And while we talk about Chaosium’s “master plans” (or lack thereof), Ludovic asks whether Chaosium intends for Glorantha and RuneQuest to be synonymous for the foreseeable future, or if Glorantha will indeed stay a bigger franchise that encompasses other game systems. Of course, 13th Age Glorantha is out of Chaosium’s hands, but Rick reveals that Chaosium does have the intention of having some Questworlds Glorantha books, even if some of it might only be conversion guides for using RuneQuest adventures in Questworlds.
There is a digression on Cthulhu Live and Gloranthan free-forms. Rick did include free-forms in MIG3, but shares why LARP books generally sell poorly. Ludovic talks about the opportunities of RuneQuest splatbooks that could sell more, but Rick reveals that Glorantha isn’t conductive to this because all the “character classes” (i.e. the cults) are too woven together to be handled independently. This is why the upcoming Cults books are so big and taking a long time.
We chat for a bit about the difficult task of juggling between the old cranky fandom of Glorantha and the desire to attract new people to the setting. Chaosium has, of course, the RuneQuest Starter Set for the latter, but also a few other ongoing projects, such as the Glorantha video-game still being developed, plus other initiatives such as VTT integration, which is taking longer than Chaosium intended.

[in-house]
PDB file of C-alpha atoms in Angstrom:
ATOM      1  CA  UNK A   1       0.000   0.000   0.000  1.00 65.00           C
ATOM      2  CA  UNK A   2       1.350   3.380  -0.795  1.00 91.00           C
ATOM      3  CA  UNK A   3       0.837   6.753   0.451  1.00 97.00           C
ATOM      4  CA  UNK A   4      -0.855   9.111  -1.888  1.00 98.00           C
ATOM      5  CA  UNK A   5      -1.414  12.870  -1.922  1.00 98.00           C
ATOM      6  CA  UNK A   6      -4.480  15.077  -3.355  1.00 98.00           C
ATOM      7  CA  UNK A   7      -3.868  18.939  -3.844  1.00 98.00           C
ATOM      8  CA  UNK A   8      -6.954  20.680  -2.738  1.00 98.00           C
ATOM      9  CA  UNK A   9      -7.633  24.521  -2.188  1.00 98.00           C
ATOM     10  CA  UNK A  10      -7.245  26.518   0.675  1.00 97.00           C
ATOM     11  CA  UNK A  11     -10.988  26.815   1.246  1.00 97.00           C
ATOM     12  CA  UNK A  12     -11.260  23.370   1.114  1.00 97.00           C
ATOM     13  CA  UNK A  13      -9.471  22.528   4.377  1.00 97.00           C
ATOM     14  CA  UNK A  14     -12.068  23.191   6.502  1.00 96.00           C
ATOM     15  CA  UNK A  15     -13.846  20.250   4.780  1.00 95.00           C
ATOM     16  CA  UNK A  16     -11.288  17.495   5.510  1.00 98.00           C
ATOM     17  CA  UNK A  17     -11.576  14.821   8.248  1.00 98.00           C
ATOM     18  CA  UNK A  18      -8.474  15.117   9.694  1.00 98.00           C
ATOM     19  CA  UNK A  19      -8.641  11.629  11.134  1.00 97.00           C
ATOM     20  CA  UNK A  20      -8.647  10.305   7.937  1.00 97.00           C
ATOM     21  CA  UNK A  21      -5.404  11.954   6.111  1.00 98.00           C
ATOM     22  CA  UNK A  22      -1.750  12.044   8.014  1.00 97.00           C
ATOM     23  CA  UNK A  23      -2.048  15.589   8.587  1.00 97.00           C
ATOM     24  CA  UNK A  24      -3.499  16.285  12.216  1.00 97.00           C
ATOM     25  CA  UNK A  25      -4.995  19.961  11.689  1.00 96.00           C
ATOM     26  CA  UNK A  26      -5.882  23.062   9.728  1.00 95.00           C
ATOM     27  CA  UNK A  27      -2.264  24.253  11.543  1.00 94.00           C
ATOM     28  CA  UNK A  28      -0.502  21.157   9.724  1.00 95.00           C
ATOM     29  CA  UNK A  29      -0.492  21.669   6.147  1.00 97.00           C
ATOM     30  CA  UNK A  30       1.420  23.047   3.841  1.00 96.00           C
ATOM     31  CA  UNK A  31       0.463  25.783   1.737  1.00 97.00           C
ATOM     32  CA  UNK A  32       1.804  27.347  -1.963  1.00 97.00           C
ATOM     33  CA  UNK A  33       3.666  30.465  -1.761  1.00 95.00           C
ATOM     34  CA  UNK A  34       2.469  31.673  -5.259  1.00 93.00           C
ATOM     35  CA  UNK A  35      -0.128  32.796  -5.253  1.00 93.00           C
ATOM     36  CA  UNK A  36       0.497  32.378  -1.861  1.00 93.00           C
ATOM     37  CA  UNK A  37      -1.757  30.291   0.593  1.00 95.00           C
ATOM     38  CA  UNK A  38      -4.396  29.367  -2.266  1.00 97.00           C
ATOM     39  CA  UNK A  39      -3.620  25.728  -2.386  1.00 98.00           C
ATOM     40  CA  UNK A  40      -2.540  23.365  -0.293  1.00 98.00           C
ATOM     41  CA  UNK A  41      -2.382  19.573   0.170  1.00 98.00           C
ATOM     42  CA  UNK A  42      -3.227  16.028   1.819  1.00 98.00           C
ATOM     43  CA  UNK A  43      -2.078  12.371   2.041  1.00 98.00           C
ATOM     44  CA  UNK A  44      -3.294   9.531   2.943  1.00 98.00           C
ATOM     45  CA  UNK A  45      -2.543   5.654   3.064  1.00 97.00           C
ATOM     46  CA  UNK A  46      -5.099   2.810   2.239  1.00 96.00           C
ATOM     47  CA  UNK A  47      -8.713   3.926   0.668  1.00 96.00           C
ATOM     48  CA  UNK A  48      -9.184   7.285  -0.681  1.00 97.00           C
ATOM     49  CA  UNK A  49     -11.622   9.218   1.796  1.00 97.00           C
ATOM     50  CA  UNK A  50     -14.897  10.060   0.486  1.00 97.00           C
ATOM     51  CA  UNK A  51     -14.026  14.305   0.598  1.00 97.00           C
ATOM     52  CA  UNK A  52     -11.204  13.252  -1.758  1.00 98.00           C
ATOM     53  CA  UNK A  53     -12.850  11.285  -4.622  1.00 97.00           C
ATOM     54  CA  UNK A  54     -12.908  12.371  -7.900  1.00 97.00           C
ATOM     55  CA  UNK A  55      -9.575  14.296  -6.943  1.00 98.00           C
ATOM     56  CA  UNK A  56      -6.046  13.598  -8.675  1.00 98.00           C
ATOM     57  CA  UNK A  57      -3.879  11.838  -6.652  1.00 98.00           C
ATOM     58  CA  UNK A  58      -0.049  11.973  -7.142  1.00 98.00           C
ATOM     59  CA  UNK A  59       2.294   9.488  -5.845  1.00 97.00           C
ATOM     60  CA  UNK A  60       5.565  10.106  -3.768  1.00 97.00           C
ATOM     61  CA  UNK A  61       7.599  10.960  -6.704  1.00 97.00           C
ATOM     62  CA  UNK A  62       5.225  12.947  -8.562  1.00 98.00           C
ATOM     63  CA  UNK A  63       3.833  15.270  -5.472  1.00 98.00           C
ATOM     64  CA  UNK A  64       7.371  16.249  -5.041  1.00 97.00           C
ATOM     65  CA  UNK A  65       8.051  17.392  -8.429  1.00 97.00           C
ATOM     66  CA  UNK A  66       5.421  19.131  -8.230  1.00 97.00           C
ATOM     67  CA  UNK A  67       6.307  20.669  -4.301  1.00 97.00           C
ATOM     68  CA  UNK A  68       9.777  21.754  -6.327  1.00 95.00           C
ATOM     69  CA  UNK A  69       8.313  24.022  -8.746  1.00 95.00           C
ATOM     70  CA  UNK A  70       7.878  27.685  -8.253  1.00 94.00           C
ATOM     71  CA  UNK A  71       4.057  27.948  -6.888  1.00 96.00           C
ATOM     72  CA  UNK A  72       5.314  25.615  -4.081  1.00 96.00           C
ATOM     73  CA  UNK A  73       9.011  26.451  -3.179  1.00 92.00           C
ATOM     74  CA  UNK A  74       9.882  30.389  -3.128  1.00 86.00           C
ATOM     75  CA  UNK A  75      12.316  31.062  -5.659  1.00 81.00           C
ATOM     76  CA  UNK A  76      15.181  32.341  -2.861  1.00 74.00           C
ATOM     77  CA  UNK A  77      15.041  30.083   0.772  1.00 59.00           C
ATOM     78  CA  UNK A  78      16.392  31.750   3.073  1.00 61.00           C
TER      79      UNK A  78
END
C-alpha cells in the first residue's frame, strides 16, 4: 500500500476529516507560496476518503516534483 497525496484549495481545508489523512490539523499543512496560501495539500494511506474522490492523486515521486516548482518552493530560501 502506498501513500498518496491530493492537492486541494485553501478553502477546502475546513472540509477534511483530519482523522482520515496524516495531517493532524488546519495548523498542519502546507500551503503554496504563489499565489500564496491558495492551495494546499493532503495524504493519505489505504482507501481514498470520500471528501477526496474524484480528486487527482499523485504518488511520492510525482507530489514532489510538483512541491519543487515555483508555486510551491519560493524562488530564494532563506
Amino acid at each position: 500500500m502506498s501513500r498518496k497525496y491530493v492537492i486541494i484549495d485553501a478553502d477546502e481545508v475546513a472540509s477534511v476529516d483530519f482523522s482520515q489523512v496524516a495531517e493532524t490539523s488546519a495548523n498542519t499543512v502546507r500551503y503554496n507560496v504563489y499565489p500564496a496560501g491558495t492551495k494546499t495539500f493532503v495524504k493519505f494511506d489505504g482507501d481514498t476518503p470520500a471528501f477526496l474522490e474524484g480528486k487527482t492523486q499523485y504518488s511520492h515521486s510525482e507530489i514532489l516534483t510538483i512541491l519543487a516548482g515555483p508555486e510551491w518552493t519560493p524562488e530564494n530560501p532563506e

Joerg asks about Gloranthan fiction, which is another good possible entry point. Although Rick would like to publish something, there just aren’t many (if at all) authors pitching Gloranthan stories to Chaosium. In the meantime, there’s old fiction such as Griselda’s tales still available.
Joerg also asks about the return of Gloranthan board games, which might prove to be another effective entry point for new people. Rick gives a small update on those, and what the design direction is. He also mentions the board games that never were, like the Tournament of the Masters of Luck and Death and Shadows Dance games.
Ludovic moves on to rare collector’s items, such as the RuneQuest playtest documents, the Roots of Glorantha series, or the Greganth Atlas (picture above), asking if these things would ever be available in some form or other. This is tricky to do for various reasons outlined by Rick, but he does reveal some upcoming booklet called “the Stafford House Campaign”.
The cover can be seen in the first picture above. This booklet contains Greg Stafford’s “Dragons Past” columns from a couple 70s and 80s magazines. These articles tell the story of his RuneQuest campaign. Rick also found in a binder a few unpublished stories about Greg’s Holy Country campaign.
As for other rare collections of Greg’s notes, a lot of that content is making it in a more polished and playable form through the new RuneQuest Glorantha line anyway.
Finally, Ludovic asks one of his burning questions about the “SP” denominations found on RQ2 supplements, and in particular why he has two PDFs of the Sea Cave labelled SP7 and SP8 respectively. Rick reveals the simple solution by pointing at the first edition cover for Cults of Prax (seen above).